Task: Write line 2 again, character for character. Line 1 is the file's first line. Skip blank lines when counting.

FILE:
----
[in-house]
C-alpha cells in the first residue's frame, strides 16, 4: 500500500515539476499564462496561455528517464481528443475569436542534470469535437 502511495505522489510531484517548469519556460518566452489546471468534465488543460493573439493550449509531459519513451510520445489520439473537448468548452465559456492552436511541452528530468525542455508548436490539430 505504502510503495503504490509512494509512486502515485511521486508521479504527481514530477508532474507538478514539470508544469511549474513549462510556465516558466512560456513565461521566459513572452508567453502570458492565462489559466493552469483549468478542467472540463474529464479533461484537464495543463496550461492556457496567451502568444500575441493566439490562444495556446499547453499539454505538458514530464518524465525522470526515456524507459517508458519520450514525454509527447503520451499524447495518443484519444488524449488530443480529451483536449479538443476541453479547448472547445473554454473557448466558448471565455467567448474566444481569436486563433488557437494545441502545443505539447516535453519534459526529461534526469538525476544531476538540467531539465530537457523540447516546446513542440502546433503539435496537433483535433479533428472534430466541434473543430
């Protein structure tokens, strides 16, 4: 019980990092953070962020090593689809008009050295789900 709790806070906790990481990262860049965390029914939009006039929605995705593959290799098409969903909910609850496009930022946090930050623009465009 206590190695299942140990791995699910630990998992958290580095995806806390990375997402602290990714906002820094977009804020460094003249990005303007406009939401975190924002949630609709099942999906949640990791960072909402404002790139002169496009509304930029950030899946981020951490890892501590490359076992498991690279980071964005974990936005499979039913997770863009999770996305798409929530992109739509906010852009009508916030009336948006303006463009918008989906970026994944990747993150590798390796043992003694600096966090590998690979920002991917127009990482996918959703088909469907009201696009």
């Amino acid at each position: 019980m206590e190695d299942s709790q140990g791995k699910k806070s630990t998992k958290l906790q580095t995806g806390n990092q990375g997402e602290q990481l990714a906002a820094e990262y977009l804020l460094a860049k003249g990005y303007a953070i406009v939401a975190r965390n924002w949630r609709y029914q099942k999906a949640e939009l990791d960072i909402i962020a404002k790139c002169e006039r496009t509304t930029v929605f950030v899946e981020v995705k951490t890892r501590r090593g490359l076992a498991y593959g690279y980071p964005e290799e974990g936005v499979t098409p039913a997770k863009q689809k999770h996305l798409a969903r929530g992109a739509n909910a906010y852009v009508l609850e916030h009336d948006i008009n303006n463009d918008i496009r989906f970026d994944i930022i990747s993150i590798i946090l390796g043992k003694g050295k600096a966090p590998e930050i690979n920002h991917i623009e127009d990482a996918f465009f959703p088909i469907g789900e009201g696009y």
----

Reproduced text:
C-alpha cells in the first residue's frame, strides 16, 4: 500500500515539476499564462496561455528517464481528443475569436542534470469535437 502511495505522489510531484517548469519556460518566452489546471468534465488543460493573439493550449509531459519513451510520445489520439473537448468548452465559456492552436511541452528530468525542455508548436490539430 505504502510503495503504490509512494509512486502515485511521486508521479504527481514530477508532474507538478514539470508544469511549474513549462510556465516558466512560456513565461521566459513572452508567453502570458492565462489559466493552469483549468478542467472540463474529464479533461484537464495543463496550461492556457496567451502568444500575441493566439490562444495556446499547453499539454505538458514530464518524465525522470526515456524507459517508458519520450514525454509527447503520451499524447495518443484519444488524449488530443480529451483536449479538443476541453479547448472547445473554454473557448466558448471565455467567448474566444481569436486563433488557437494545441502545443505539447516535453519534459526529461534526469538525476544531476538540467531539465530537457523540447516546446513542440502546433503539435496537433483535433479533428472534430466541434473543430